In a remarkable example of adaptive reuse, over 7,000 shipping containers have been stacked together to create the thriving marketplace in Bishkek, Kyrgyzstan. The kilometer-long Dordoy Bazaar is considered one of the Asia’s greatest public market places, and it is built out of thousands of shipping containers double-stacked under large shade structures.
The bazaar first began back in 1992 and it has since grown into an enormous marketplace containing streets, plazas, restaurants, stores and offices. The market stretches about a kilometer long and is located on the north-eastern outskirts of Bishkek. Technically, the market is composed of several (about 9) different markets, but there are no fences or demarcations to indicate the different areas, each of which specializes in various types of consumer goods.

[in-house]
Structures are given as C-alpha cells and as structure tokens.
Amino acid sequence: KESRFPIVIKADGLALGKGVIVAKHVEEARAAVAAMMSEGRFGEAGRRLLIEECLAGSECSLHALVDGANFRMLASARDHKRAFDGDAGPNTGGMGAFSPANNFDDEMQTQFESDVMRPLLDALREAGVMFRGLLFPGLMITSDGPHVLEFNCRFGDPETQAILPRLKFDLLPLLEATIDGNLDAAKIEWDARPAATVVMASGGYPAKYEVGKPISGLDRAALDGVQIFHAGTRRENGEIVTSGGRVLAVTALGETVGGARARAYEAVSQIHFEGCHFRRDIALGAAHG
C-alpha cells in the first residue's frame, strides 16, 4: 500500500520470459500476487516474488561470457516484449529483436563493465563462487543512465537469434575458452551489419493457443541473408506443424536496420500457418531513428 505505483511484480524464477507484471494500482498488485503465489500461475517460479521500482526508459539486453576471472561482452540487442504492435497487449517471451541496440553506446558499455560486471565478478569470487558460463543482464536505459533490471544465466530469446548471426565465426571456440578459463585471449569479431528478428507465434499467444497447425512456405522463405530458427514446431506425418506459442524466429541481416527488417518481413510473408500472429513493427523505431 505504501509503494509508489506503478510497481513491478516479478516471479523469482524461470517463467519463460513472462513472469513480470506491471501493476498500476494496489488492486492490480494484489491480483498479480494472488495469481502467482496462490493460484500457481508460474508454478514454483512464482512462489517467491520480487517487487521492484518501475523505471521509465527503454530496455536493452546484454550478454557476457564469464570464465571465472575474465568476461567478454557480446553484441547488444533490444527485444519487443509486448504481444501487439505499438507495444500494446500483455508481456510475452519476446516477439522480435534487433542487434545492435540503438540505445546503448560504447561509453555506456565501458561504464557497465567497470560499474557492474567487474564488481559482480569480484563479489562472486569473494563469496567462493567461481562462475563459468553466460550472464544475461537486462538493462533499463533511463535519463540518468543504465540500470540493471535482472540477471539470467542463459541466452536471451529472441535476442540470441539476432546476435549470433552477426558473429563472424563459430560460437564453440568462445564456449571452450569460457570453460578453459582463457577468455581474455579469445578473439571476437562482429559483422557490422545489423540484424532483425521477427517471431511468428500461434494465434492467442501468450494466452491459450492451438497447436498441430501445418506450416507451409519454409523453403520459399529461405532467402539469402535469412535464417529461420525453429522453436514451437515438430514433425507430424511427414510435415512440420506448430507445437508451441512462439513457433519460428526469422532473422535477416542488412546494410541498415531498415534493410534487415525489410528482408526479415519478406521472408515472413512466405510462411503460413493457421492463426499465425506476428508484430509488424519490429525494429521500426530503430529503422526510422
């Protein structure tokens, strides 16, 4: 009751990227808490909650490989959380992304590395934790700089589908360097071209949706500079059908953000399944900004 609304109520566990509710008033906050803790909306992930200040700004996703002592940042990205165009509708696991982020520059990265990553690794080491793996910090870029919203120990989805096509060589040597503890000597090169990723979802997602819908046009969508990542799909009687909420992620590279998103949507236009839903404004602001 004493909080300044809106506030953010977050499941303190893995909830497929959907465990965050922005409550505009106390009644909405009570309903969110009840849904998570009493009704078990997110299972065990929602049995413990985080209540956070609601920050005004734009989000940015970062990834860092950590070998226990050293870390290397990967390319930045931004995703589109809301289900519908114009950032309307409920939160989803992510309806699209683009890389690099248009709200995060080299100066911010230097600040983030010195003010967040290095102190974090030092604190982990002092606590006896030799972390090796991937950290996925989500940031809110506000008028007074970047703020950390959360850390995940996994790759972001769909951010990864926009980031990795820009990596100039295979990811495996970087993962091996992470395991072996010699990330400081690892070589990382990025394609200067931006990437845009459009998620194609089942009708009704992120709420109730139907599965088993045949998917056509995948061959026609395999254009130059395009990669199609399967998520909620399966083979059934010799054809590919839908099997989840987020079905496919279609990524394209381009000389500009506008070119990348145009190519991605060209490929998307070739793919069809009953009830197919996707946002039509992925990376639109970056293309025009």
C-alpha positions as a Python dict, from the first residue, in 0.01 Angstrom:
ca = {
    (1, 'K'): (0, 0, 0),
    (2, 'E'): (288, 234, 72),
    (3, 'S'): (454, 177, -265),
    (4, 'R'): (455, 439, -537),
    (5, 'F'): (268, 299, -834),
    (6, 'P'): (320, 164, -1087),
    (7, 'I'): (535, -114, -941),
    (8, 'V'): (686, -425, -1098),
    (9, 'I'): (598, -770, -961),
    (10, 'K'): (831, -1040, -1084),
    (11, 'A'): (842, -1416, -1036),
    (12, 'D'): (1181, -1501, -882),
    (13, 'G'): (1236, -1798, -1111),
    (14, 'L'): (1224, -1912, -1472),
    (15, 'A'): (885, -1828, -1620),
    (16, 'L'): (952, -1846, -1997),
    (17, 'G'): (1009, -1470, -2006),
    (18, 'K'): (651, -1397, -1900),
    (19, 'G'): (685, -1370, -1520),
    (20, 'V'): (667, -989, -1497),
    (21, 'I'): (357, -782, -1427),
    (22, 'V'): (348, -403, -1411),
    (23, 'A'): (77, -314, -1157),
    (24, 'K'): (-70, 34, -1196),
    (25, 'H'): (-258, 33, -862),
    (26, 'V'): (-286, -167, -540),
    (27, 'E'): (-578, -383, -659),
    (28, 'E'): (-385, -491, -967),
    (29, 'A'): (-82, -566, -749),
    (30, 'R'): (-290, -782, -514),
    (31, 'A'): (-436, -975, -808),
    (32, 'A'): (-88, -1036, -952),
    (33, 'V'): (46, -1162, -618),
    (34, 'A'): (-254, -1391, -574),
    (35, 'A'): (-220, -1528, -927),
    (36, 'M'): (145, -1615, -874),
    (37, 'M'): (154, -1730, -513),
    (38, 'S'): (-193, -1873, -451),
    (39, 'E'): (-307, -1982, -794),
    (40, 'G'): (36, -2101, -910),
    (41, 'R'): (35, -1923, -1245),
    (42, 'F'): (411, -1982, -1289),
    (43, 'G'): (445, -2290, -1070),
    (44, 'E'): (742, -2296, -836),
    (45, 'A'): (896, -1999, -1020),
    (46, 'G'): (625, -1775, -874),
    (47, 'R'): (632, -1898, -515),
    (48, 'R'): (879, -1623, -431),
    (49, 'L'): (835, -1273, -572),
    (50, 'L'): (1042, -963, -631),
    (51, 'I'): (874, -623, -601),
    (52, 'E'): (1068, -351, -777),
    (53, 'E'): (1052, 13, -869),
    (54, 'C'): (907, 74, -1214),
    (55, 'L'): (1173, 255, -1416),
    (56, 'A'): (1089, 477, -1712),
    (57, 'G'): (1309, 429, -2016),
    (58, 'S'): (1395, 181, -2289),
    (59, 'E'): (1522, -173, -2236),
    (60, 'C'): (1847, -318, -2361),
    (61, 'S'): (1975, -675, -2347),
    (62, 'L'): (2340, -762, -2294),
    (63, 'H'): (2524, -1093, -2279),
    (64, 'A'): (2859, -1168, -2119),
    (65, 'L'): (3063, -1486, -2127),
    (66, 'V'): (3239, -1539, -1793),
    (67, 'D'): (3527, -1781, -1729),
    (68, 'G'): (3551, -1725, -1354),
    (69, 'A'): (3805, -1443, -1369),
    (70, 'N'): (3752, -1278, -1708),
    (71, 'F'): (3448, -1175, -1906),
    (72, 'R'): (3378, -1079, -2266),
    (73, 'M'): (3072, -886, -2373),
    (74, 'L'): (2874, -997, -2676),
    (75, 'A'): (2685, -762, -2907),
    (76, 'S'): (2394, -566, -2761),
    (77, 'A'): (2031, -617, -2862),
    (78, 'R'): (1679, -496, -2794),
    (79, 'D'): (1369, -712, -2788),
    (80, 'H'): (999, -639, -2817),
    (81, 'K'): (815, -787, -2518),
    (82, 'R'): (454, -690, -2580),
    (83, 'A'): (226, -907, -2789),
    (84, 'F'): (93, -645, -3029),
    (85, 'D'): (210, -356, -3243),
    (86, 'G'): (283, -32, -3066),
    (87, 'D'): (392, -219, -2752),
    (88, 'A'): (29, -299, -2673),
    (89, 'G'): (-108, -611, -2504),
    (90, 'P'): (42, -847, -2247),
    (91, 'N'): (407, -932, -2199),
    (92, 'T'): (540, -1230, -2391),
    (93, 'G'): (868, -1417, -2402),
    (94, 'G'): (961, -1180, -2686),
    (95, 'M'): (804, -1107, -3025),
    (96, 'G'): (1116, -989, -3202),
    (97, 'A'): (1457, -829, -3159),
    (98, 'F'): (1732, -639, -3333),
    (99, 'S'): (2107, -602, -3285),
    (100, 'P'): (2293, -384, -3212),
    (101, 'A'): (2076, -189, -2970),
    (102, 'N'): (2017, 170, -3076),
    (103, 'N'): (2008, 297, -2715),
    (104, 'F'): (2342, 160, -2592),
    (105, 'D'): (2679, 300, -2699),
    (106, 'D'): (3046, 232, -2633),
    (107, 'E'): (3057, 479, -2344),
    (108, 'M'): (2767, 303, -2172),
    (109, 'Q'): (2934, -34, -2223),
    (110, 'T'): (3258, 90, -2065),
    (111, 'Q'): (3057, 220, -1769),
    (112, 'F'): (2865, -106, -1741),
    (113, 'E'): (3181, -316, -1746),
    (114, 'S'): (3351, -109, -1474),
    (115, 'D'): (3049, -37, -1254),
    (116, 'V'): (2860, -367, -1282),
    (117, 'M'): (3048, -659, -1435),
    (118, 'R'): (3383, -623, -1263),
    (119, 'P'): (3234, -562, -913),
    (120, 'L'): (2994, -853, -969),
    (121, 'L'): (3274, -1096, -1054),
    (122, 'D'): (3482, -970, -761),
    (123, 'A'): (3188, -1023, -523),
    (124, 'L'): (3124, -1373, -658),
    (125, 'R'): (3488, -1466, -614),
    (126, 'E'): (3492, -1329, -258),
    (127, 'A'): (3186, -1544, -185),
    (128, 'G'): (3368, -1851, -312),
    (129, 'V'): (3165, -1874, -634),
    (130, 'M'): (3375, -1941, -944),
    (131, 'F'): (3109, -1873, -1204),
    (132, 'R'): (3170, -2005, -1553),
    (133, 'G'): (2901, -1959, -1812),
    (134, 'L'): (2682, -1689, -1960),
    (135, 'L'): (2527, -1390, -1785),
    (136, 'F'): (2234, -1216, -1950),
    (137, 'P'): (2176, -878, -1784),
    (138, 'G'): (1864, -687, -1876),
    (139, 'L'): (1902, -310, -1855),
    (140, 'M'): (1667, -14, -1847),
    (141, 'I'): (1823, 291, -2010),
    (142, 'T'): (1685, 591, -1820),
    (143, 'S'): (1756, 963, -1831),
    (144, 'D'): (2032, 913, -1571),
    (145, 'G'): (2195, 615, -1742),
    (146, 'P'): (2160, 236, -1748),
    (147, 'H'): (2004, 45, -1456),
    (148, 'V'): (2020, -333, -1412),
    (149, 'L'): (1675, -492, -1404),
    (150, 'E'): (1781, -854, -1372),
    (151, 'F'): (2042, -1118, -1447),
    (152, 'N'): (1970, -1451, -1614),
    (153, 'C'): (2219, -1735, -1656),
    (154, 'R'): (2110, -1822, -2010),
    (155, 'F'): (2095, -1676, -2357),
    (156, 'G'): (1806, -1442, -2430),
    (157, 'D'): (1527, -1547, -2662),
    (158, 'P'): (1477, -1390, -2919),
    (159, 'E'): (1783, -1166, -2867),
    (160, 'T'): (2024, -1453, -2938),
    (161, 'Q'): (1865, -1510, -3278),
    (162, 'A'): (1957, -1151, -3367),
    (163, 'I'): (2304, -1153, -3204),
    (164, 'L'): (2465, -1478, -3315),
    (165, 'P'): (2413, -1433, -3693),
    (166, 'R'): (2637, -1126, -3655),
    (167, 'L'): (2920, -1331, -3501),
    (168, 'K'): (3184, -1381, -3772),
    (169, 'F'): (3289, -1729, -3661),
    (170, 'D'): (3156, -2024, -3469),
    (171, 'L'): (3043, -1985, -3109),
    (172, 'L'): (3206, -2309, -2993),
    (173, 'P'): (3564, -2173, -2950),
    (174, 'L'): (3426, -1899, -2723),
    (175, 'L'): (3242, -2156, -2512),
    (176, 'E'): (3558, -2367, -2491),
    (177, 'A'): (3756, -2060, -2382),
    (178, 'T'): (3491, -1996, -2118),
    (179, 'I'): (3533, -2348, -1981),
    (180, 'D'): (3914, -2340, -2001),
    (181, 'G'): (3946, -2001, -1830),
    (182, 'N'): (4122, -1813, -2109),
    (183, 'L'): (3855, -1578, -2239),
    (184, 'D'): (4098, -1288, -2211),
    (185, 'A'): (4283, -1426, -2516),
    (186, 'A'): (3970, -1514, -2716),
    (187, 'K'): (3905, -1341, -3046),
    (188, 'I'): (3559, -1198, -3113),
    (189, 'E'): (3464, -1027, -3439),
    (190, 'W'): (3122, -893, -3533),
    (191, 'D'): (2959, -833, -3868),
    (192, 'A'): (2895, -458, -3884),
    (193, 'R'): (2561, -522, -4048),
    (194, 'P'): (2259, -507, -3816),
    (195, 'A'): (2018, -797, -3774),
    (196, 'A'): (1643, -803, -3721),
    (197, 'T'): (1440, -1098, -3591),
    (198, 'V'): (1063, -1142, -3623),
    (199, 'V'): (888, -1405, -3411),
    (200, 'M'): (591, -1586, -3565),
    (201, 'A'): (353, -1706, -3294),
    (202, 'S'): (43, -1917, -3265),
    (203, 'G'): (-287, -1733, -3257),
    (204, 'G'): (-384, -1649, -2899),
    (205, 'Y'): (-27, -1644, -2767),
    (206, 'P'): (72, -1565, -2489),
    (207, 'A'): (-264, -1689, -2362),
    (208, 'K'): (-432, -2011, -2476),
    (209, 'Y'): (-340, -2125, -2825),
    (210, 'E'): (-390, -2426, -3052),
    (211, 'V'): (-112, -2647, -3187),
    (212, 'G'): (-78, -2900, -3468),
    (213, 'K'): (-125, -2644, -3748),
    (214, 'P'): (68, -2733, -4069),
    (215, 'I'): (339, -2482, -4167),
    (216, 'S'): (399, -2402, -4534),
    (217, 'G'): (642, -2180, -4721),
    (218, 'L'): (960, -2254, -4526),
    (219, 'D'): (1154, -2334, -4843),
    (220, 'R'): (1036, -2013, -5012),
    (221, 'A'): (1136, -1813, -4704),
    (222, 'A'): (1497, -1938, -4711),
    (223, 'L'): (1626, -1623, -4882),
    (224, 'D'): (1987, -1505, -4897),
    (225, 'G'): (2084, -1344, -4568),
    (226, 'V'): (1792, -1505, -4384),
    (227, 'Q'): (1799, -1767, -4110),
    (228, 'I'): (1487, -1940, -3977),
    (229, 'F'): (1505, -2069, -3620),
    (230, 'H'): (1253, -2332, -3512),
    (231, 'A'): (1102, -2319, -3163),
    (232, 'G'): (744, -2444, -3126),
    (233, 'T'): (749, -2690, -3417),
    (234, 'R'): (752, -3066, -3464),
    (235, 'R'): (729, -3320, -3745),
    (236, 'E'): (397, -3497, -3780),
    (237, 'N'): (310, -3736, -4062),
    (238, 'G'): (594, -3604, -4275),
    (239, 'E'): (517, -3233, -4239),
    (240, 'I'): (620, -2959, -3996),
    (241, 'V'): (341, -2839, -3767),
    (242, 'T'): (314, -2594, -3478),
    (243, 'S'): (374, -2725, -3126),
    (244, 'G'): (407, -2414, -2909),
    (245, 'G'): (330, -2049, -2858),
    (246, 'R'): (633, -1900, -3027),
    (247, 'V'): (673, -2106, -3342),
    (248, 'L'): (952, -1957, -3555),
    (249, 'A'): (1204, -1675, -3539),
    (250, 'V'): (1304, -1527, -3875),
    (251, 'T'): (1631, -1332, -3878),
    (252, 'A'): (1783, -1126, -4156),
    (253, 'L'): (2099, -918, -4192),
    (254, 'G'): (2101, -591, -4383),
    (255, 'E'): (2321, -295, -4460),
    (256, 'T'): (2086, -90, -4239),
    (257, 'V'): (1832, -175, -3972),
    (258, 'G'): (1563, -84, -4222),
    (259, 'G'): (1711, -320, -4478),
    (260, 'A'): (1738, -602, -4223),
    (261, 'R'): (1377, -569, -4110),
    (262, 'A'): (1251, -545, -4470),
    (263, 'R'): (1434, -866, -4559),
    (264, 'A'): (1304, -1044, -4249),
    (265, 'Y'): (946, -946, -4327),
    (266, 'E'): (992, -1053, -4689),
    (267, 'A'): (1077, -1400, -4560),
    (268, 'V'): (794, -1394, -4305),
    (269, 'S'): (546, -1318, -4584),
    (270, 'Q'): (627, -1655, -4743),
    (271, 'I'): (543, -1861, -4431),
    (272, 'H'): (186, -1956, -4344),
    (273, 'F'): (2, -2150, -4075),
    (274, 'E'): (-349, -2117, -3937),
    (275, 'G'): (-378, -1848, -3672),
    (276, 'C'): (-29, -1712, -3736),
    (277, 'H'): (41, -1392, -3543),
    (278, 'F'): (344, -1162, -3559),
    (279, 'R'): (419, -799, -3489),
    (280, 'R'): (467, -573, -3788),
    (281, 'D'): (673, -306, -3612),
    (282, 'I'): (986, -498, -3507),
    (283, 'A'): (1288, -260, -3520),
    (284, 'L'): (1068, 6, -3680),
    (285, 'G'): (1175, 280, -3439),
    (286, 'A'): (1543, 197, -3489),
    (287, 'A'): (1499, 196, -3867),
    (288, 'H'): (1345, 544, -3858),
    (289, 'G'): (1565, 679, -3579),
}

The market is so popular because Bishkek is one of the main entry ports of consumer goods arriving from China into Kyrgyzstan, Kazakhstan, Russia, and Uzbekistan. A report from 2005 estimated that the market is composed of 6,000 to 7,000 shipping containers, which are stacked into place to be used as vendors’ shops on the bottom and storage units on the top. The containers are probably stockpiled from importing so many goods from China and they have been organized in such a way as to create streets and plazas, while various office buildings, shops, and restaurants fill the empty spaces in between.
Large shade structures have been built over the streets between the containers to help keep the market place cool and protected from the elements. An estimated 20,000 people work at the market as vendors, security, service personal, restaurateurs, etc. Although it’s certainly not as sophisticated as some cargotecture projects we’ve seen, the market does show how useful repurposed containers can be.
Courtesy of: Inhabitat